The illness becomes more severe in the second week at which time a chest x-ray often reveals bilateral disease. Many patients progress to ventilator failure. The estimated overall case fatality rate is 9.6%. It is greater than 50% in those older than 65 years of age although this high fatality rate is probably influenced by the presence of other chronic complicating conditions.
In comparing influenza and SARS, the degree of fever is too similar to be distinguishing and both exhibit chills. Respiratory symptoms accompany the onset of influenza. In SARS, the chills may be more severe with rigor. The incubation period is much longer for SARS than influenza but that factor is rarely helpful because it is difficult to determine the incubation start date.
However, in SARS, respiratory symptoms initially are mild and develop 3 to 7 days after onset. A cough develops sooner than in influenza and usually there is no dyspnea. The chest x-ray of a patient with influenza, or early in SARS, is usually normal. SARS progresses rapidly, so there are usually generalized, patchy, interstitial infiltrates on a chest x-ray. The patient with influenza generally starts to improve after 5-to-7 days, but with SARS continues to deteriorate slowly until the patient becomes severely ill in the second week.
The CDC continues to recommend consideration of testing for SARS in patients who require hospitalization for radiographically confirmed pneumonia or ARDS without identifiable etiology AND who have one of the following risk factors in the 10 days before the onset of illness:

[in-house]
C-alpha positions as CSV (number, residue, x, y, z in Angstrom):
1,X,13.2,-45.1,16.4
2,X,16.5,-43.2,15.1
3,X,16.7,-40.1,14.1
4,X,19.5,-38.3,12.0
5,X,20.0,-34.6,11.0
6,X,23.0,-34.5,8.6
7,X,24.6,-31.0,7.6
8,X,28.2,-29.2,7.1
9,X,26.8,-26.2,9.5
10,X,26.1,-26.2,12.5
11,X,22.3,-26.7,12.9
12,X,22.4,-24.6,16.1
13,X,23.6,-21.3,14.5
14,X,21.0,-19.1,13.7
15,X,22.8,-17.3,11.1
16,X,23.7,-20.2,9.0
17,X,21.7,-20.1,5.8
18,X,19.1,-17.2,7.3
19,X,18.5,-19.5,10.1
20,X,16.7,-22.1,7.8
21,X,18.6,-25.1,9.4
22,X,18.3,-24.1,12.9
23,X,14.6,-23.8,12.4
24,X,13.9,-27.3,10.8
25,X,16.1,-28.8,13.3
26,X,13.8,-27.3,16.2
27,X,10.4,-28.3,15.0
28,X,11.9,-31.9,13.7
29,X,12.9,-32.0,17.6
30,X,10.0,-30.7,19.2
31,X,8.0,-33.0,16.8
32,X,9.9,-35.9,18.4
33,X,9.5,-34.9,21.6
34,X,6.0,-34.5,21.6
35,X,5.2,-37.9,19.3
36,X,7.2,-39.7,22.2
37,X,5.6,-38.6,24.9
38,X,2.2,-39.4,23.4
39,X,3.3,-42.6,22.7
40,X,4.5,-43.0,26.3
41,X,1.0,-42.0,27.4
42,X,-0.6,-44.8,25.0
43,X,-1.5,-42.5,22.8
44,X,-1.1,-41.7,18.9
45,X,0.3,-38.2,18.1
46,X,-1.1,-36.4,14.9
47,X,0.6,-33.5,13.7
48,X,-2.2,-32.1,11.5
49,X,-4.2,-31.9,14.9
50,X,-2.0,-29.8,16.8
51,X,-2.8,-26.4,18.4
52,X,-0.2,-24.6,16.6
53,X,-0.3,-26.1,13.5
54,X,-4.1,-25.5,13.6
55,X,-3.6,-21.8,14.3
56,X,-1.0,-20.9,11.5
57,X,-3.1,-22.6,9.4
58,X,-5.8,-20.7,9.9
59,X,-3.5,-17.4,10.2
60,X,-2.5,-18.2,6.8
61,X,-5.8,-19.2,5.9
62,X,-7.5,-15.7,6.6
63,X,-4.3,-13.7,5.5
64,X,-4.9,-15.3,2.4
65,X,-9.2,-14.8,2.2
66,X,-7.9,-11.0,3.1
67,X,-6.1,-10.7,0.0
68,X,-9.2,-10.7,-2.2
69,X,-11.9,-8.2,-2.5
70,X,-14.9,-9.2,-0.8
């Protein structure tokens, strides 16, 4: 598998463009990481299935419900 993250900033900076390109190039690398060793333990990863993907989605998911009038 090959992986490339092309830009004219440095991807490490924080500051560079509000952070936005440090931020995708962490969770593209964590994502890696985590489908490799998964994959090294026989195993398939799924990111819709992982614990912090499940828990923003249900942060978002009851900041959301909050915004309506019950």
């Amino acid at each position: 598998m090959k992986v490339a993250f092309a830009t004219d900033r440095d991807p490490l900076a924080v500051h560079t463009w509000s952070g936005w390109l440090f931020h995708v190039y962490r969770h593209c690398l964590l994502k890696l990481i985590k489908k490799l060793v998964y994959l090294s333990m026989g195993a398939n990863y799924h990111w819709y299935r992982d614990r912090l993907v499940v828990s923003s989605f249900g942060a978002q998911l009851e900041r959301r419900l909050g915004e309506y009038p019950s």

All healthcare workers face a wide range of hazards on the job, including blood and body fluid exposure as well as musculoskeletal injuries related to ergonomic hazards from lifting and repetitive tasks; nursing personnel experience these hazards most frequently. (Centers for Disease Control and Prevention.Worker health chart book, 2000. Cincinnati OH).
Every year, approximately 600,000–800,000 occupational needlestick injuries occur in the United States (Occupational outlook handbook, 2002–2003 edition. Washington: U.S. Department of Labor, Bureau of Labor Statistics; 1999.) In many countries, nurses were the largest single group affected by SARS (Booth CM, Boone RH, Tomlison G, Detsky AS. Clinical features and short-term outcomes of 144 patients with SARS in the greater Toronto area. JAMA 2003, 280-9).
Infection prevention largely depends on placing barriers between a susceptible host (person lacking effective natural or acquired protection) and the microorganisms. Colonization means that pathogenic organisms are present in a person but are not causing symptoms or clinical findings (i.e., cellular changes or damage). Colonized persons, however, can be a major source of transfer of pathogens to other persons (cross- contamination), especially if the organisms persist in the person (chronic carrier), such as with HBV, HCV and HIV.
Infection means that the colonizing organisms now are causing an illness or disease (cellular response) in the person. Coming in contact with and acquiring new organisms, while increasing the risk of infection, usually does not lead to infection because the body’s natural defense mechanisms, including the immune system, are able to tolerate and/or destroy them.